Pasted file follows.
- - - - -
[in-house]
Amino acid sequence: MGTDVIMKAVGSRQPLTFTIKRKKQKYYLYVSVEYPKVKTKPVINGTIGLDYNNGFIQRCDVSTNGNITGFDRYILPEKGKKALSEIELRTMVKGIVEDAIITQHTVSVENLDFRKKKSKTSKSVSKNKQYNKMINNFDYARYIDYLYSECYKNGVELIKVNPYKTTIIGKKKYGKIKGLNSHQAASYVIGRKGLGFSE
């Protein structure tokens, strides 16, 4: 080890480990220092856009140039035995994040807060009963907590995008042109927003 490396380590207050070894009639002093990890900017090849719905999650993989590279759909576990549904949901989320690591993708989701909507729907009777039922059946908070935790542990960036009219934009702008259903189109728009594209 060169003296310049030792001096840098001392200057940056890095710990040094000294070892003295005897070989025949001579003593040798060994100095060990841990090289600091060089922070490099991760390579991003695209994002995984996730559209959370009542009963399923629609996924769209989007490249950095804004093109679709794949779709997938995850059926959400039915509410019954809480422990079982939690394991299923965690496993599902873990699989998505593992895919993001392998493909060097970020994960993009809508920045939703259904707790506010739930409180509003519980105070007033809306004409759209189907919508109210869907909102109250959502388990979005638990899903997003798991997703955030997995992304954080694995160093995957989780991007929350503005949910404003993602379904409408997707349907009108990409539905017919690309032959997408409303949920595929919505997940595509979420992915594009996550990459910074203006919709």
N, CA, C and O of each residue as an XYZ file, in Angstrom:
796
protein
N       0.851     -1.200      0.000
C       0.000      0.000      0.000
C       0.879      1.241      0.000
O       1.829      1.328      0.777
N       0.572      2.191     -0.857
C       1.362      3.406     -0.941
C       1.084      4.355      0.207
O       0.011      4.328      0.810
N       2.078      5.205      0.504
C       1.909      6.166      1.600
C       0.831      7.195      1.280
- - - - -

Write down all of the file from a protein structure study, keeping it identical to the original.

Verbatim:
[in-house]
Amino acid sequence: MGTDVIMKAVGSRQPLTFTIKRKKQKYYLYVSVEYPKVKTKPVINGTIGLDYNNGFIQRCDVSTNGNITGFDRYILPEKGKKALSEIELRTMVKGIVEDAIITQHTVSVENLDFRKKKSKTSKSVSKNKQYNKMINNFDYARYIDYLYSECYKNGVELIKVNPYKTTIIGKKKYGKIKGLNSHQAASYVIGRKGLGFSE
């Protein structure tokens, strides 16, 4: 080890480990220092856009140039035995994040807060009963907590995008042109927003 490396380590207050070894009639002093990890900017090849719905999650993989590279759909576990549904949901989320690591993708989701909507729907009777039922059946908070935790542990960036009219934009702008259903189109728009594209 060169003296310049030792001096840098001392200057940056890095710990040094000294070892003295005897070989025949001579003593040798060994100095060990841990090289600091060089922070490099991760390579991003695209994002995984996730559209959370009542009963399923629609996924769209989007490249950095804004093109679709794949779709997938995850059926959400039915509410019954809480422990079982939690394991299923965690496993599902873990699989998505593992895919993001392998493909060097970020994960993009809508920045939703259904707790506010739930409180509003519980105070007033809306004409759209189907919508109210869907909102109250959502388990979005638990899903997003798991997703955030997995992304954080694995160093995957989780991007929350503005949910404003993602379904409408997707349907009108990409539905017919690309032959997408409303949920595929919505997940595509979420992915594009996550990459910074203006919709």
N, CA, C and O of each residue as an XYZ file, in Angstrom:
796
protein
N       0.851     -1.200      0.000
C       0.000      0.000      0.000
C       0.879      1.241      0.000
O       1.829      1.328      0.777
N       0.572      2.191     -0.857
C       1.362      3.406     -0.941
C       1.084      4.355      0.207
O       0.011      4.328      0.810
N       2.078      5.205      0.504
C       1.909      6.166      1.600
C       0.831      7.195      1.280